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There haven't been any "men's fashions" worthy of the name since Louie the Sixteenth got the axe.
-- Steve Gustafson

The fop or dandy is a stock character who appears from time to time in fiction. He is a person who makes a habit of fastidiously overdressing and putting on airs, aspiring to be viewed as an aristocrat. The practice of dandyism was a cultural habit that began in France in the eighteenth century, and spread to England in the nineteenth century, during which England returned it to France. In English, the word fop is older, but the meaning of an overdressed, frivolously fastidious man may not be; Shakespeare's King Lear contains the word, in the general sense of a fool. Osric in Hamlet has a great deal of the manner.

Molière's Bourgeois Gentilhomme practices fencing
One of the first full-blown appearances of the stereotype on the stage is Molière's well known play from 1671, Le Bourgeois Gentilhomme. This play takes for granted the social structure of France at the time. Its central premise concerns M. Jourdain, a bourgeois, a member of the middle class, attempting to remake himself as an aristocrat and a "gentleman". The play's comedy comes from the title character's ridiculous overdressing, and clueless statements. One famous passage has Le Bourgeois Gentilhomme expressing surprise that he has been speaking prose all his life, unawares.

The word dandy appears in the English language shortly afterwards, in about 1780; its origin is unknown. Dandies become much more common in British society during the Regency period, during which the most famous dandy of them all, Beau Brummell, was an associate of Prince (and King) George IV; he was an early celebrity, famous chiefly for being a clothes-horse. Brummell inherited a fortune of thirty thousand pounds, which he spent mostly on costume and high living, until he suffered the typical fate of the dandy, and fled from his creditors to France, and ultimately died in a lunatic asylum.

During his heyday, though, Brummell's dicta on fashion and etiquette reigned supreme. After his death in 1840, Brummell's habits of dress and fashion were much imitated, especially, in France, where, in an unusual mixture, they became especially the rage in bohemian quarters. People of more notable accomplishments than Brummell adopted the pose as well; Lord Byron occasionally dressed the part of the fop, and helped reintroduce the frilly, lace-cuffed and collared "poet shirt," which was in danger of becoming old-fashioned during the period of his career.

In France the practice was known by the English word, as dandyisme. The poet Charles Baudelaire wrote that an aspiring dandy must have "no profession other than elegance. . . no other status but that of cultivating the idea of beauty in their own persons. . . . The dandy must aspire to be sublime without interruption; he must live and sleep before a mirror." Jules Amédée Barbey d'Aurevilly wrote an essay on The Anatomy of Dandyism, which was devoted in large measure to examining the career of Beau Brummell. By their elaborate care as to their costume, French bohemian dandies, like their less well dressed bohemian brethren, sought to convey their contempt for and superiority to bourgeois society by their dress and way of life. It is little wonder that the French dandies acquired a reputation for decadence. Their fancy-dress bohemianism became a major influence on the Symbolist movement in French literature during the latter part of the nineteenth century.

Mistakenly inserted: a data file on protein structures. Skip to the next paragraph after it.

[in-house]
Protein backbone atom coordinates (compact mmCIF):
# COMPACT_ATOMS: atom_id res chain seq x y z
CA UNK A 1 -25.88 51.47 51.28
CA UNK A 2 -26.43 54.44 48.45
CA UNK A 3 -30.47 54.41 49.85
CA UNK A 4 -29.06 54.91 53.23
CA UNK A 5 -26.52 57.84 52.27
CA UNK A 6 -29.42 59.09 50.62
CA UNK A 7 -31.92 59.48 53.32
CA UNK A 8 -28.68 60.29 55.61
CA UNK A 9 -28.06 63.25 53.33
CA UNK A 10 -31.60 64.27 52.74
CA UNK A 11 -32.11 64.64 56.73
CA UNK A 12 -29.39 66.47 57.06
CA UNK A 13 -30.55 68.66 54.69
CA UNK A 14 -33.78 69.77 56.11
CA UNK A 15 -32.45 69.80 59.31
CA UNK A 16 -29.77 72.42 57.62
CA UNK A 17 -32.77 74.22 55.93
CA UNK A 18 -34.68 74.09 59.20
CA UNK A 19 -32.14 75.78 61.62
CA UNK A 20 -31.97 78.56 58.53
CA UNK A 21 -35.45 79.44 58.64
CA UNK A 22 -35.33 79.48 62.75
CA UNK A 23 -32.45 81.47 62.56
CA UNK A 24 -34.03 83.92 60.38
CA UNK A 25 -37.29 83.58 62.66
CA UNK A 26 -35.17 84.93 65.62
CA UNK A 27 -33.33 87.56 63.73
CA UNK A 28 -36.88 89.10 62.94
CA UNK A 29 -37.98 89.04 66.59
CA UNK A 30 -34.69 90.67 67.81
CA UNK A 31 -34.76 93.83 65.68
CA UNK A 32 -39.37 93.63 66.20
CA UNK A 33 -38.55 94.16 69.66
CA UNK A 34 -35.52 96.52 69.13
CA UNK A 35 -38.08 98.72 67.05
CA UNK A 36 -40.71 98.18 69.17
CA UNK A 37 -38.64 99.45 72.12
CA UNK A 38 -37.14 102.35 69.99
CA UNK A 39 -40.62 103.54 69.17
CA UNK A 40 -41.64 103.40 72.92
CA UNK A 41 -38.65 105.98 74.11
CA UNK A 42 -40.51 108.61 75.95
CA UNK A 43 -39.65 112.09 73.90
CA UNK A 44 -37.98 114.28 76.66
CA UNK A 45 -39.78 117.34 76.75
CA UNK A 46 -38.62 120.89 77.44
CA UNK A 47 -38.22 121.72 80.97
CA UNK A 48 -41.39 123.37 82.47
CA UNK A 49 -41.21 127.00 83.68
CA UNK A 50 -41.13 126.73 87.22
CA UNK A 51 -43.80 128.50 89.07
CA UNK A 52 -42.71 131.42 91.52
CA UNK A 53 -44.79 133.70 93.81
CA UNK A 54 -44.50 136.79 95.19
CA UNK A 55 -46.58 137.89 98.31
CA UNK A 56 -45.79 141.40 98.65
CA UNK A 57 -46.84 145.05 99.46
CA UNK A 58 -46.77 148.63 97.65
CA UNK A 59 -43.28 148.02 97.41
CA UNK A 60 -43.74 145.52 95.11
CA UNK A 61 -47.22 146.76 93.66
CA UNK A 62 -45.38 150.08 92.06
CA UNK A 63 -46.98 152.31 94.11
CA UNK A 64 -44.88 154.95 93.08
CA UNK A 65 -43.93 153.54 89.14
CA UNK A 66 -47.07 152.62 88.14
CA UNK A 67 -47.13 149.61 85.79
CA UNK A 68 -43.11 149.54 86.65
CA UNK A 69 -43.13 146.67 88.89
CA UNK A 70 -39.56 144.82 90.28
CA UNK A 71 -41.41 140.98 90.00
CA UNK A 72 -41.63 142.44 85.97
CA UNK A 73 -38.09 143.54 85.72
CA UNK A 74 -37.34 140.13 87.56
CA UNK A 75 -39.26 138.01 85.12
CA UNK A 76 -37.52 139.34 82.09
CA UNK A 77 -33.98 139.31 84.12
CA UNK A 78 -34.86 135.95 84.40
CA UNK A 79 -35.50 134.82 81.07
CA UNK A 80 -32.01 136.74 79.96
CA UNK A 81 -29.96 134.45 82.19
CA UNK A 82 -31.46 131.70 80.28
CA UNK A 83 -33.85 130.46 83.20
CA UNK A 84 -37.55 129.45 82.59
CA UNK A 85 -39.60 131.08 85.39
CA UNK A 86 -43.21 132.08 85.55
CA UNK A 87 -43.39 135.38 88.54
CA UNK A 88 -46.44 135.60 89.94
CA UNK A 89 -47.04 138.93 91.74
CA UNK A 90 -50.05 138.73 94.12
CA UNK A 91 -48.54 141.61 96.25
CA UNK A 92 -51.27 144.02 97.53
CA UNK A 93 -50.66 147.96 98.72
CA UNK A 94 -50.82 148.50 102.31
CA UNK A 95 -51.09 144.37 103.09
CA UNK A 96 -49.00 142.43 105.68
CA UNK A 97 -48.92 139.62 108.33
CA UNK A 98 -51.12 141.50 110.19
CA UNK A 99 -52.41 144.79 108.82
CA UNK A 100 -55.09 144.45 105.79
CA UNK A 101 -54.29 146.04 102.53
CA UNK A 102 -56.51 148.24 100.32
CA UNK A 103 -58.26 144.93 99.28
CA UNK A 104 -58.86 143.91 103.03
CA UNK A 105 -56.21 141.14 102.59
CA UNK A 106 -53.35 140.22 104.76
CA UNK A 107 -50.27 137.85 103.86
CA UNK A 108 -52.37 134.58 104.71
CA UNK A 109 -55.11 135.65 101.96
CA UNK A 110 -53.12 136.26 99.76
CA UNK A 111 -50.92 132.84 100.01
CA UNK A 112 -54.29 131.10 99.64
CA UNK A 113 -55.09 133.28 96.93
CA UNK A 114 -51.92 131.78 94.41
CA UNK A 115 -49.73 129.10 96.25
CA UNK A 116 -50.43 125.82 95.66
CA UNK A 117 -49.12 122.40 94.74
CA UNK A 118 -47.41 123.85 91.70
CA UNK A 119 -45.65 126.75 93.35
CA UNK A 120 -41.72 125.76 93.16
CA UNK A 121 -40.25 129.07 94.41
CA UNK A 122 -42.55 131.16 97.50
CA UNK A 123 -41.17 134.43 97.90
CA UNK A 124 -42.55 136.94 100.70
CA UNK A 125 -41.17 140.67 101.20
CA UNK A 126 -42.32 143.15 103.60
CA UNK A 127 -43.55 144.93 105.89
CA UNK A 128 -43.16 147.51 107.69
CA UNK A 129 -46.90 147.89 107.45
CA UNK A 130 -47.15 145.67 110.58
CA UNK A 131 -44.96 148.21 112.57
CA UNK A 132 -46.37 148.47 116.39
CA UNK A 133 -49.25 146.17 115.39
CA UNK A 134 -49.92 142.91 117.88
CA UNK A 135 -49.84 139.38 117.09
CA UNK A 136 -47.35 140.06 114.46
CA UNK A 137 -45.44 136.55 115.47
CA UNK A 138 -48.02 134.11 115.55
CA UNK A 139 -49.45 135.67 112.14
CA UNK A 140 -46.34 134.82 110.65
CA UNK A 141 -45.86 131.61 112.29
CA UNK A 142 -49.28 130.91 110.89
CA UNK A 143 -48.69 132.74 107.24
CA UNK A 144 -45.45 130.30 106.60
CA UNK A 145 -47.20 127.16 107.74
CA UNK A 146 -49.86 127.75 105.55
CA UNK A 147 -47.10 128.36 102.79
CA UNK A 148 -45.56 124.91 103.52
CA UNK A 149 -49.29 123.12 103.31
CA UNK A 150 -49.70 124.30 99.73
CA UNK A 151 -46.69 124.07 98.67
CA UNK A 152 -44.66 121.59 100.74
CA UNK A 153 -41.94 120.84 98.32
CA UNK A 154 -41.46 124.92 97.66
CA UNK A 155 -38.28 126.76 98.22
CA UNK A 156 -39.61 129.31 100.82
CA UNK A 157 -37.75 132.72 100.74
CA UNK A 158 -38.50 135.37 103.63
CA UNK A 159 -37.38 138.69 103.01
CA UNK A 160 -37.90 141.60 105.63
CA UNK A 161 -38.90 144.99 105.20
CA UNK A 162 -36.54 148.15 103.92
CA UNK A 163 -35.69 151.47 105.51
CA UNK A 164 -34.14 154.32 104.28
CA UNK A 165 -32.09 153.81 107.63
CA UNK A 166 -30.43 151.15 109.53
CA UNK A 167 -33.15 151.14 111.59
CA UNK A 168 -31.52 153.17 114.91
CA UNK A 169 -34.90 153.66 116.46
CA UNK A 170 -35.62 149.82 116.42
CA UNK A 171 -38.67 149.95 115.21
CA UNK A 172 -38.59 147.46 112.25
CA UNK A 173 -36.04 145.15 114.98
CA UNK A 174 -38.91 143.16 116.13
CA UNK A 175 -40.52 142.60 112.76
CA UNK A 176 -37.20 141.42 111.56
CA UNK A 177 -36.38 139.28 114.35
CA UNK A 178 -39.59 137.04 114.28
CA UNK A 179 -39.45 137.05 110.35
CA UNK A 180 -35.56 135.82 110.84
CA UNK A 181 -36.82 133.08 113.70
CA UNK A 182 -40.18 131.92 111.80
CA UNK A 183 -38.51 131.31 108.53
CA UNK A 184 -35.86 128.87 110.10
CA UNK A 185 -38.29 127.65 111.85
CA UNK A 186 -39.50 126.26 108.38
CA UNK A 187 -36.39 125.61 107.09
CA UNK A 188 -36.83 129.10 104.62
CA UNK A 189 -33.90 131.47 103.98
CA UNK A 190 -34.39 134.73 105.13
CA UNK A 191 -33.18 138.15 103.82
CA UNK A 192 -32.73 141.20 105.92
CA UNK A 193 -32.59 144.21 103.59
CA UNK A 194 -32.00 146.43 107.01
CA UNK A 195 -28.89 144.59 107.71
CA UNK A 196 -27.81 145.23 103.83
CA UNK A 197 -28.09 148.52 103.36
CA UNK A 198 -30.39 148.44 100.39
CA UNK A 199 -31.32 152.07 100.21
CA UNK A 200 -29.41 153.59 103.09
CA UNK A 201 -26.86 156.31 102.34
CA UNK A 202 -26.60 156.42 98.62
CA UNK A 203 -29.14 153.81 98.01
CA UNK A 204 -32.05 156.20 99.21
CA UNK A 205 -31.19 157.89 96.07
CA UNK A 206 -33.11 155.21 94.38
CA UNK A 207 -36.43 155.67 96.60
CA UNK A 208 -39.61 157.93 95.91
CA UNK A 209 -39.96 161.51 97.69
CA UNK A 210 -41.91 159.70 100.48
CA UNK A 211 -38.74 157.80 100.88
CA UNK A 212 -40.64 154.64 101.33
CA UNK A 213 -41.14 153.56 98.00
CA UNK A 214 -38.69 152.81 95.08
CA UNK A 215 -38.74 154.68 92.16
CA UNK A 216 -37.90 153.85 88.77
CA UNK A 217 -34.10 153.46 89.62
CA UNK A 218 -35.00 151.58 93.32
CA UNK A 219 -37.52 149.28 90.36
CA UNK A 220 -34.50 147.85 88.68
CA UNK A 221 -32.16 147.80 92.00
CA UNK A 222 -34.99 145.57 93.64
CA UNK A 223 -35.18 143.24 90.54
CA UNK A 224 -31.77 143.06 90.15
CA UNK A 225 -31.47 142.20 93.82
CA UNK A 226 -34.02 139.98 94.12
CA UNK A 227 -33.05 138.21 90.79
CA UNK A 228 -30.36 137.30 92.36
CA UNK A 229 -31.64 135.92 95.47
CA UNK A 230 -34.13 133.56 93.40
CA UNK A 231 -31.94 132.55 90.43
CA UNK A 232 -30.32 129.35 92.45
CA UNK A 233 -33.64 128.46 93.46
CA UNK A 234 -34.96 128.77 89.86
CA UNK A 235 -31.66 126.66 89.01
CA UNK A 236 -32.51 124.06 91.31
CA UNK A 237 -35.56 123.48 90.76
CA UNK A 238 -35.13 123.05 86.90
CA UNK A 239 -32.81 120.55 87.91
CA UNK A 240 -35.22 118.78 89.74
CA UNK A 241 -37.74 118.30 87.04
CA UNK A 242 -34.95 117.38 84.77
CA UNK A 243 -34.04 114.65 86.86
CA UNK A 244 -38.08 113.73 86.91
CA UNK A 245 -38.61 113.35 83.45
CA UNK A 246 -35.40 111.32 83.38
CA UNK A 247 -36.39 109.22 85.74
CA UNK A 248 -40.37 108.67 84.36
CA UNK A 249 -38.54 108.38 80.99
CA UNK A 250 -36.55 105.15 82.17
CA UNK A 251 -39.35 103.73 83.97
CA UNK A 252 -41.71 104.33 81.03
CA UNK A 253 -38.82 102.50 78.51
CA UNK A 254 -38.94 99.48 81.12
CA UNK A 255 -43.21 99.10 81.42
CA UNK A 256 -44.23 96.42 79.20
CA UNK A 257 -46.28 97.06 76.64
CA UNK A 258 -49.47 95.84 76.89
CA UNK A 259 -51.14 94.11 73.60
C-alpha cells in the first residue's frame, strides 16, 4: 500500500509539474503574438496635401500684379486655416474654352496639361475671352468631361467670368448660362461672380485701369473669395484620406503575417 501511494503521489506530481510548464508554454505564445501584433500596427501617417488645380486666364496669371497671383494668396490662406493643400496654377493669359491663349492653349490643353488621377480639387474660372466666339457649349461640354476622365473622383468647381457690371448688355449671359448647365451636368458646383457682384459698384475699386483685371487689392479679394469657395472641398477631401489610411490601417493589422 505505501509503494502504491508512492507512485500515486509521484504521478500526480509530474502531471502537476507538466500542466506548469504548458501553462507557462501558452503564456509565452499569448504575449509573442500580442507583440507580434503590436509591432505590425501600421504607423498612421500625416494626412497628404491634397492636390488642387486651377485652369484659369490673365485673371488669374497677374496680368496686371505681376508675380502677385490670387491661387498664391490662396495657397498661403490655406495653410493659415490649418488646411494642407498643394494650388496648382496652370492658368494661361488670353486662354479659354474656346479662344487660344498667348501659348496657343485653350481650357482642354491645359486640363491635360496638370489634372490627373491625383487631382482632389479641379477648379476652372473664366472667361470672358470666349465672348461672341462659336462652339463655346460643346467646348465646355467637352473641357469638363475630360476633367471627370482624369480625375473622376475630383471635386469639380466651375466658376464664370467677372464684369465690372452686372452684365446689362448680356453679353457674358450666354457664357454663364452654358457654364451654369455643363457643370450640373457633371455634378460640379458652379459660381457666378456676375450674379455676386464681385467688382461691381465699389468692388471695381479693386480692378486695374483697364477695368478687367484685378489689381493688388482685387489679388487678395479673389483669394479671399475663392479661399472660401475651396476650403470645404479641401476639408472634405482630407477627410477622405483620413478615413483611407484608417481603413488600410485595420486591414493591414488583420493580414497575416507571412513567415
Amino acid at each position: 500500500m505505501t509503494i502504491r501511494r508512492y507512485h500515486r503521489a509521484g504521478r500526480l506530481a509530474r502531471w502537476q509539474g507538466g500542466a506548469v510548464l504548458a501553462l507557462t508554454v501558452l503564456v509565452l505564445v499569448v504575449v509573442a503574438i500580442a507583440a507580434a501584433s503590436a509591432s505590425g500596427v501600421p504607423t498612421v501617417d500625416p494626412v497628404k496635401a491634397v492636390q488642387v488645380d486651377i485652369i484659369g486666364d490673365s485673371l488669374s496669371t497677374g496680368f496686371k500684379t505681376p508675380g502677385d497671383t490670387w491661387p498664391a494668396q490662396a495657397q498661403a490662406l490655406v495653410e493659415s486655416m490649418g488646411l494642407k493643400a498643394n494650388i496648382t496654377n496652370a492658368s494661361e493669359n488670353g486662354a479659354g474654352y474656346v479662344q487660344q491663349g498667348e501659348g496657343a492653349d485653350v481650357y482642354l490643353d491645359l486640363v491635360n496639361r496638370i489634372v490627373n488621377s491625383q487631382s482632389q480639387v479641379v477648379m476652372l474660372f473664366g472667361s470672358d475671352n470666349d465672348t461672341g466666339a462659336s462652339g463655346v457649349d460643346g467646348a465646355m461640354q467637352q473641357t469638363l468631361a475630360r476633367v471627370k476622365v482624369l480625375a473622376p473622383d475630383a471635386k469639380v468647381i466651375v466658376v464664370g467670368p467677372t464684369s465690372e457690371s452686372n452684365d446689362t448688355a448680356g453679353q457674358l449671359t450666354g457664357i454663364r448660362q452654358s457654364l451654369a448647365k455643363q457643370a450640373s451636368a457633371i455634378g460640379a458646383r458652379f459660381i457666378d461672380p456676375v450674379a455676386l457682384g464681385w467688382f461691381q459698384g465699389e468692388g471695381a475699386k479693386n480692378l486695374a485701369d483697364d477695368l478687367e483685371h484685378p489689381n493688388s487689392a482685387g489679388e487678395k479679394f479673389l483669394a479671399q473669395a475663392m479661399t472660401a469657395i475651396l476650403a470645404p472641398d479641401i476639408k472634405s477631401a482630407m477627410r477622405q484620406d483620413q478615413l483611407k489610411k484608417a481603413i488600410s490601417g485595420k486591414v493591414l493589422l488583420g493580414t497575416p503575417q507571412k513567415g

In some works of fiction, heroes pose as fops in order to conceal their true activities. Sir Percy Blakeney of The Scarlet Pimpernel is a well known example of this tendency; Sir Percy cultivates the image of being an overdressed and ineffectual social butterfly, the last person anyone would imagine being capable of dashing heroism. A similar image is cultivated by Zorro's civilian identity, Don Diego de la Vega. The fashion and socializing aspects of being a fop are present in some interpretations of Batman's second identity Bruce Wayne; the retiring and ineffectual parts of the stereotype are more a part of Superman's routine as Clark Kent.

A more recent and minor trend is "fop-rock", in which the performers don eighteenth century wigs, lace cravats, and similar costumes to perform, a minor movement that would appear to owe something to glam rock and the New Romantic movement. Adam Ant of Adam and the Ants would seem to be a forerunner of the trend, who occasionally performed in elaborate highwayman outfits.